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The Lord Chancellor moved Amendment No. 186:

Page 24, line 13, after ("parties;") insert--
("( ) the likely effect of any order, or of any decision by the court not to exercise its powers under subsection (3), on the health, safety or well-being of the parties and of any relevant child;").

On Question, amendment agreed to.

Clause 33, as amended, agreed to.

Clauses 34 to 55 agreed to.

Clause 56 [Meaning of "cohabitants", "relevant child" and "associated persons"]:

The Lord Chancellor moved Amendment No. 187:

Page 34, line 43, leave out ("(1)(f)") and insert ("(3)(f)").

On Question, amendment agreed to.

Clause 56, as amended, agreed to.

Clause 57 [Interpretation of Part III]:

Lord Irvine of Lairg moved Amendment No. 187A:

Page 35, line 26, leave out ("in relation to a child").

The noble Lord said: The purpose of the amendment is to draw attention to what I hope is a sensible question in relation to the drafting part of the Bill on which I desire the assistance of the noble and learned Lord. My basic objective is to ensure that victims are protected against all aspects of domestic harassment.

A distinction is drawn in the interpretation clause between the harm which must be established as having been suffered by an adult partner and that suffered by a child. Perhaps Members of the Committee would turn to page 35, lines 19 to 24. In the cases of both an adult and a child "harm" means "ill-treatment". However, a few lines further down the page, "ill-treatment" does not mean the same for both. In the case of a child "ill-treatment" means,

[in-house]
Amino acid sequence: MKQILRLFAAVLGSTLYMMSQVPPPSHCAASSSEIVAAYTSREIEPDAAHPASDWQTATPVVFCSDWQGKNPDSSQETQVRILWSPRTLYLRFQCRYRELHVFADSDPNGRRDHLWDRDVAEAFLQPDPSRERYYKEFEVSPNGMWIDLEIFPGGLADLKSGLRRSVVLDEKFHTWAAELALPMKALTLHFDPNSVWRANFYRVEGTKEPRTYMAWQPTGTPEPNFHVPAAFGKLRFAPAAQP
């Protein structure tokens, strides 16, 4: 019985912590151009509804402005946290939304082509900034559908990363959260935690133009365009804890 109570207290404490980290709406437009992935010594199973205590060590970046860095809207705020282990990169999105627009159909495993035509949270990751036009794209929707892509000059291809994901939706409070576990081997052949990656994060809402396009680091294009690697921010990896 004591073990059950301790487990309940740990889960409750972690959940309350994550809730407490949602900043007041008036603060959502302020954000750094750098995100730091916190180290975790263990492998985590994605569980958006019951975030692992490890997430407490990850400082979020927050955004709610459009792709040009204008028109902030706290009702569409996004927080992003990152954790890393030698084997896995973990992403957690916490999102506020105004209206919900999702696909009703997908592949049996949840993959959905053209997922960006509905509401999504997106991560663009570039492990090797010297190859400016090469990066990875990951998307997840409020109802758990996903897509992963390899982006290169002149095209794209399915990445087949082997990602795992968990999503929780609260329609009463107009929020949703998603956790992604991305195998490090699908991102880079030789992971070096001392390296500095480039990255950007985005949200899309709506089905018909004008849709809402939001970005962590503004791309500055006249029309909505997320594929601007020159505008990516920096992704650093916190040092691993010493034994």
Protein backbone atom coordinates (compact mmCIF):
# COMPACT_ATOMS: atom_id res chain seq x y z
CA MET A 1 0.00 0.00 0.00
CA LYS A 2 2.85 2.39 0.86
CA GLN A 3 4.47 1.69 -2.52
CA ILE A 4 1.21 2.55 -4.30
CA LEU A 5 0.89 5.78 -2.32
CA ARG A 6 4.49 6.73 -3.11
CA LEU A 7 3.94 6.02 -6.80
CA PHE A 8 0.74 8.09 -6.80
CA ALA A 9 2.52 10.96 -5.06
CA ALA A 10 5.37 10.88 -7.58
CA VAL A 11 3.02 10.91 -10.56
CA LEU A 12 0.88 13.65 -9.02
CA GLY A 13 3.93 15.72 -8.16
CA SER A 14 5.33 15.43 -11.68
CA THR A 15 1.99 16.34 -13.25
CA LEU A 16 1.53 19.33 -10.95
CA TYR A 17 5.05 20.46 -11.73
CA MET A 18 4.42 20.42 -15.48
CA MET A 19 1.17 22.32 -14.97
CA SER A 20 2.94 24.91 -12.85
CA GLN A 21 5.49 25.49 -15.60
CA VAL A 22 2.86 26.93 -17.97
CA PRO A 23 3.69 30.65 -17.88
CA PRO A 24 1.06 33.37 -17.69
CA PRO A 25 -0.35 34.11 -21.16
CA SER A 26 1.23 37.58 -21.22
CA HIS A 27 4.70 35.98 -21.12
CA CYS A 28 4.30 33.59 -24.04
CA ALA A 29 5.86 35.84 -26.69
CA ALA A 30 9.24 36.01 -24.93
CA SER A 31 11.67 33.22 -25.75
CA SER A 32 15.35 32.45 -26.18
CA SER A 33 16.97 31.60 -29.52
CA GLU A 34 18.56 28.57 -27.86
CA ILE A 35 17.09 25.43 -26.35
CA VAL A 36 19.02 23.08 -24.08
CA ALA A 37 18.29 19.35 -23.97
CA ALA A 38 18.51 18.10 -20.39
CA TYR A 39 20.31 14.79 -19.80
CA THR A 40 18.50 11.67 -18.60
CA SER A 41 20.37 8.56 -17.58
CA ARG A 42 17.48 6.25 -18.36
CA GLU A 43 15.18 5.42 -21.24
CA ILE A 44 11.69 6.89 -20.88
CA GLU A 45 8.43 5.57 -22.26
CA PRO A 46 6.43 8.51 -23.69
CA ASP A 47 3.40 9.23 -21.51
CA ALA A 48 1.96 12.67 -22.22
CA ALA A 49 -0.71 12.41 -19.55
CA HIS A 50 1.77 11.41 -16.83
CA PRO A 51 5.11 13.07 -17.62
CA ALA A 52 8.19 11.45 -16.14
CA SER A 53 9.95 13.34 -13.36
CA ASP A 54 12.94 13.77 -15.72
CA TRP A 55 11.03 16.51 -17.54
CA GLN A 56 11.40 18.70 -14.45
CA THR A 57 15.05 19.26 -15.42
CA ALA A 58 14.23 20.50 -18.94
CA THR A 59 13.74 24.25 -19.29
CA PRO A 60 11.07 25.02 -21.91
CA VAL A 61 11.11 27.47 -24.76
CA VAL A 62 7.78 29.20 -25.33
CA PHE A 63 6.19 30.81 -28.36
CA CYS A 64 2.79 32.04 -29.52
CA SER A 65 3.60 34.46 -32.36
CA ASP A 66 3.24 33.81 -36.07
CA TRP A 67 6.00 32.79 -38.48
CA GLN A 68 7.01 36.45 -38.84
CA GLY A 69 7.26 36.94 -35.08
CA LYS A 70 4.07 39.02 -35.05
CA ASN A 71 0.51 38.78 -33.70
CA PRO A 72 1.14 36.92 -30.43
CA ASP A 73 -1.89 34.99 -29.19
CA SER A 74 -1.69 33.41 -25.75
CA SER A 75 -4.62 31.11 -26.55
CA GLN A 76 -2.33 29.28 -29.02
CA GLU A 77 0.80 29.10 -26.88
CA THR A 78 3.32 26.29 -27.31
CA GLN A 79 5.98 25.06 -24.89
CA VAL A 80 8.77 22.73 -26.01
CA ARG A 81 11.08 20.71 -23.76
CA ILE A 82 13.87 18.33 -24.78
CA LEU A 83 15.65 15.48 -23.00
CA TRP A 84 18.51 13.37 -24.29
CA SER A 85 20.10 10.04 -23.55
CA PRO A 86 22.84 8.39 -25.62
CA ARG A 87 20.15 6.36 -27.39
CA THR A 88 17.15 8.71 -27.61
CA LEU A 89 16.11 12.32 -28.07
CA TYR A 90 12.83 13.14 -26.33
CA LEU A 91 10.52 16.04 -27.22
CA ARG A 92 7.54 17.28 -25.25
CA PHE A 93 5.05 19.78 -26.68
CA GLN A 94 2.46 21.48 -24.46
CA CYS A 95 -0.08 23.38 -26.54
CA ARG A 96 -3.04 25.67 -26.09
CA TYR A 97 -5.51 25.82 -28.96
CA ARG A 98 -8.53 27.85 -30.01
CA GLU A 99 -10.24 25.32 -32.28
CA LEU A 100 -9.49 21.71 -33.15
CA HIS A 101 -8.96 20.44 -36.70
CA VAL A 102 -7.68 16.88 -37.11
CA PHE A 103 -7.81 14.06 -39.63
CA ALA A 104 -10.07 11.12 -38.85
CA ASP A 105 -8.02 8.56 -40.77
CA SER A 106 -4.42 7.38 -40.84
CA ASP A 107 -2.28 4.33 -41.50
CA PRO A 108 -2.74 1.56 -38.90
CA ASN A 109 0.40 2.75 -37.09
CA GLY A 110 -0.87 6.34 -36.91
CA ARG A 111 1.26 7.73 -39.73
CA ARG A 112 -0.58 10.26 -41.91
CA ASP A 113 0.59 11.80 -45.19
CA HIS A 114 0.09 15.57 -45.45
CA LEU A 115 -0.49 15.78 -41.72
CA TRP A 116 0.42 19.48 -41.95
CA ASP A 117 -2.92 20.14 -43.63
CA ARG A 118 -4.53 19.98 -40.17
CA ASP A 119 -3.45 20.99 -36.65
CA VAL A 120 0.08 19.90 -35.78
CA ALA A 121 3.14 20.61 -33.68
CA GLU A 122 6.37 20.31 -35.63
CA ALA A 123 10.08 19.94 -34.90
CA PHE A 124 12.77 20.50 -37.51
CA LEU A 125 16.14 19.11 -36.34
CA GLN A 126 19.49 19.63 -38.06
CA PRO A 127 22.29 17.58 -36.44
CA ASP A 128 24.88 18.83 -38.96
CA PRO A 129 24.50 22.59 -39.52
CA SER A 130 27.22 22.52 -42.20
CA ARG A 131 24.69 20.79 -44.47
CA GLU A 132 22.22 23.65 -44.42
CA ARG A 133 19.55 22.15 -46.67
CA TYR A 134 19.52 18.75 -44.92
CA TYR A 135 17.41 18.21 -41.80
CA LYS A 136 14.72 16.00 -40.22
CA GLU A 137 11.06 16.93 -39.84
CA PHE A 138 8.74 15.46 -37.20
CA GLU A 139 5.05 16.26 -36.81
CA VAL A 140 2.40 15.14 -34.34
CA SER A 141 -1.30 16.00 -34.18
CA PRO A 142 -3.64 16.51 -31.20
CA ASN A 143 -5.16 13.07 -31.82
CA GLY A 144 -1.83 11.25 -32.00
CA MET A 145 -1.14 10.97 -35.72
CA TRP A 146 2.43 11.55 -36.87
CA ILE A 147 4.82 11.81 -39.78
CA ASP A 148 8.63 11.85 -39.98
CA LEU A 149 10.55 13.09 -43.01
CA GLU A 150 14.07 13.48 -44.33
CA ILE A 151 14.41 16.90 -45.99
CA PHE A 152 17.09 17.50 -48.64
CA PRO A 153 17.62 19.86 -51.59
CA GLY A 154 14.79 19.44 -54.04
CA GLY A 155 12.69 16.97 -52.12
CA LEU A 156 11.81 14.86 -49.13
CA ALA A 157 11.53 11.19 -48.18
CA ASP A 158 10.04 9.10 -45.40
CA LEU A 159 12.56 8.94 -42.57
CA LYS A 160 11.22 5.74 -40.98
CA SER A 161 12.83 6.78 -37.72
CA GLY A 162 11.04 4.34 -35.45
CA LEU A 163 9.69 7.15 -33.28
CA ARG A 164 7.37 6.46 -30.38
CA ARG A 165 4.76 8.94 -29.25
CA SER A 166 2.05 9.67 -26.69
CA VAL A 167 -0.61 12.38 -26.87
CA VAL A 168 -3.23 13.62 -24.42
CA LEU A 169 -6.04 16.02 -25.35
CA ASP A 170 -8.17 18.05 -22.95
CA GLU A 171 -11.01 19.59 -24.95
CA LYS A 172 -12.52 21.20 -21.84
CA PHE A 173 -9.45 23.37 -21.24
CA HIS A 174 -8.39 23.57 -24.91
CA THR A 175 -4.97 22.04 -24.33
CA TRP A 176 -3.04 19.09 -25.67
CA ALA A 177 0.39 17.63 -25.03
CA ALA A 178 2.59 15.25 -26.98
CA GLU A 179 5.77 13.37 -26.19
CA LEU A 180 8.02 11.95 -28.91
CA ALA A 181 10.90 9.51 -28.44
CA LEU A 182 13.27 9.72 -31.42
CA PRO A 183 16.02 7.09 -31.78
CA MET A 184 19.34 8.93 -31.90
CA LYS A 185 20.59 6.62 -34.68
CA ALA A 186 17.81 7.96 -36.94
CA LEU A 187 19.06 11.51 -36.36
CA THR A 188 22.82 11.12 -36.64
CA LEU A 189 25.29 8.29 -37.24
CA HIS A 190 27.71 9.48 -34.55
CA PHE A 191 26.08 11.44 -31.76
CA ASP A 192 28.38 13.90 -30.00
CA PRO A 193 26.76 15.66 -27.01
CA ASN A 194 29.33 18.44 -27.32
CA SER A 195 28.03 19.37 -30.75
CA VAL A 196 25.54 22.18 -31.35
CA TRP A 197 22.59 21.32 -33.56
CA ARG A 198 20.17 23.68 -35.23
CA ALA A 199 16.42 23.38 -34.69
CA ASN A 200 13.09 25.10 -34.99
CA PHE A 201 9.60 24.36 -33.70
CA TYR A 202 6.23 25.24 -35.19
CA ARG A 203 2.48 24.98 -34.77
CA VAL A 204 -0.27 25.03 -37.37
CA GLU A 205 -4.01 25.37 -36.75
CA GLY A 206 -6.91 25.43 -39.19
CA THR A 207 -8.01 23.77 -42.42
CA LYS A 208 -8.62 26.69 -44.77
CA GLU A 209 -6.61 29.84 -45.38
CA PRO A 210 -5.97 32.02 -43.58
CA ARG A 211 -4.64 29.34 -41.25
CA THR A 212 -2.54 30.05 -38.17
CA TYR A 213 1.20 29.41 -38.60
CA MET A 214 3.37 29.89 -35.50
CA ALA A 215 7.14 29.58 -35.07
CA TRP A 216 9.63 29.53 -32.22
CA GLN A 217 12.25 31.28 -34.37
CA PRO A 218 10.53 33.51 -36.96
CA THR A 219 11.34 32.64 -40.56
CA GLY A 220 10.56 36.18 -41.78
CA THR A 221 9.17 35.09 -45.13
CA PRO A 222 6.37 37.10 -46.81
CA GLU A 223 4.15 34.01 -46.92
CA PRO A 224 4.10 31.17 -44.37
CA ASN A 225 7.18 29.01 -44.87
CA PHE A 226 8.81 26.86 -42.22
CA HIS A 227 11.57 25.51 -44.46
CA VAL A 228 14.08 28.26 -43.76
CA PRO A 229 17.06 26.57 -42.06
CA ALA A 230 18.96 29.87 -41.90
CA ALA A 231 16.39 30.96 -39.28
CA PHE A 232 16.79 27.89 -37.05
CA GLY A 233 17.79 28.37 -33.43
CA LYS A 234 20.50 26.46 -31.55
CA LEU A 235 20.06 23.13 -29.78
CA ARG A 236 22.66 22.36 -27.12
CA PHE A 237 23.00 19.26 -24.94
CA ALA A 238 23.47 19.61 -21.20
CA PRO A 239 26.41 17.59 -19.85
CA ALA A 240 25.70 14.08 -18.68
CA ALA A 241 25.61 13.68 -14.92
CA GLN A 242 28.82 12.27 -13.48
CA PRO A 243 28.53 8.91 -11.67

but not so in the case of an adult. The issue that I desire to put before the Committee, and on which I invite the assistance of the noble and learned Lord, is that it appears that non-physical ill-treatment does not qualify as "harm" in the case of adults.

If I am right in that interpretation, surely the Bill has to be wrong. Why should a partner be entitled to switch off the central heating, leave on the lights all night, send hate mail or, as in one case about which I was told, keep revving up the motor car in the driveway all night to rob his partner of sleep. Another fairly typical type of harassment, sadly, is stalking one's partner, or making nuisance, or abusive phone calls to the partner's place of work.

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If I am right in my reading of this interpretation clause--and I shall be happy to be told that I am wrong--I find it hard to understand why it is that non-physical ill-treatment is automatically excluded from the court's protection for adults but not for children. That exclusion does not foster good family relations or good family life. On the contrary, if I am right about it, it will be seen as signalling a parliamentary lack of concern for the plight of those who are subjected to any of the many forms of mental torture that human beings, sadly, from time to time devise for one another. I beg to move.